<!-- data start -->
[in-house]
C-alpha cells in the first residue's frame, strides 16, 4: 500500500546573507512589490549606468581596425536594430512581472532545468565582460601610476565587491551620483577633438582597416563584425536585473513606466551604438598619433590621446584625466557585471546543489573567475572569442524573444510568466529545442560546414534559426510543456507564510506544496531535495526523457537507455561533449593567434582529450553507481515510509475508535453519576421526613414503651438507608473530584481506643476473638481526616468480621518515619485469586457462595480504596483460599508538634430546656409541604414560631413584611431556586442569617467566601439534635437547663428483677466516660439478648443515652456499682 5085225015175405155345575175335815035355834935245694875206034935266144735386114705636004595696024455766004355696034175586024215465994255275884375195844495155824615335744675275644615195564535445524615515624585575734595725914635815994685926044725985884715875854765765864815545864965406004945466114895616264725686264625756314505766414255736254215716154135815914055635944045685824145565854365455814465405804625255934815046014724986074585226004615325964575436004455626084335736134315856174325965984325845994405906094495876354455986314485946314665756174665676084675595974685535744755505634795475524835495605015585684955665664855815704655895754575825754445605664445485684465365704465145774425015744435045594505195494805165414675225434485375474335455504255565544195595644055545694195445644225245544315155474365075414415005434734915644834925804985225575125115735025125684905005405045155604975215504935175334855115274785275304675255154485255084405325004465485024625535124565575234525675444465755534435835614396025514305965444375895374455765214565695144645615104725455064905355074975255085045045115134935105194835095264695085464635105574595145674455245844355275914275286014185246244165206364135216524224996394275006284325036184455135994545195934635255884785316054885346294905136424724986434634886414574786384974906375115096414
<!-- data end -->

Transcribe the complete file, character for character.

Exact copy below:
[in-house]
C-alpha cells in the first residue's frame, strides 16, 4: 500500500546573507512589490549606468581596425536594430512581472532545468565582460601610476565587491551620483577633438582597416563584425536585473513606466551604438598619433590621446584625466557585471546543489573567475572569442524573444510568466529545442560546414534559426510543456507564510506544496531535495526523457537507455561533449593567434582529450553507481515510509475508535453519576421526613414503651438507608473530584481506643476473638481526616468480621518515619485469586457462595480504596483460599508538634430546656409541604414560631413584611431556586442569617467566601439534635437547663428483677466516660439478648443515652456499682 5085225015175405155345575175335815035355834935245694875206034935266144735386114705636004595696024455766004355696034175586024215465994255275884375195844495155824615335744675275644615195564535445524615515624585575734595725914635815994685926044725985884715875854765765864815545864965406004945466114895616264725686264625756314505766414255736254215716154135815914055635944045685824145565854365455814465405804625255934815046014724986074585226004615325964575436004455626084335736134315856174325965984325845994405906094495876354455986314485946314665756174665676084675595974685535744755505634795475524835495605015585684955665664855815704655895754575825754445605664445485684465365704465145774425015744435045594505195494805165414675225434485375474335455504255565544195595644055545694195445644225245544315155474365075414415005434734915644834925804985225575125115735025125684905005405045155604975215504935175334855115274785275304675255154485255084405325004465485024625535124565575234525675444465755534435835614396025514305965444375895374455765214565695144645615104725455064905355074975255085045045115134935105194835095264695085464635105574595145674455245844355275914275286014185246244165206364135216524224996394275006284325036184455135994545195934635255884785316054885346294905136424724986434634886414574786384974906375115096414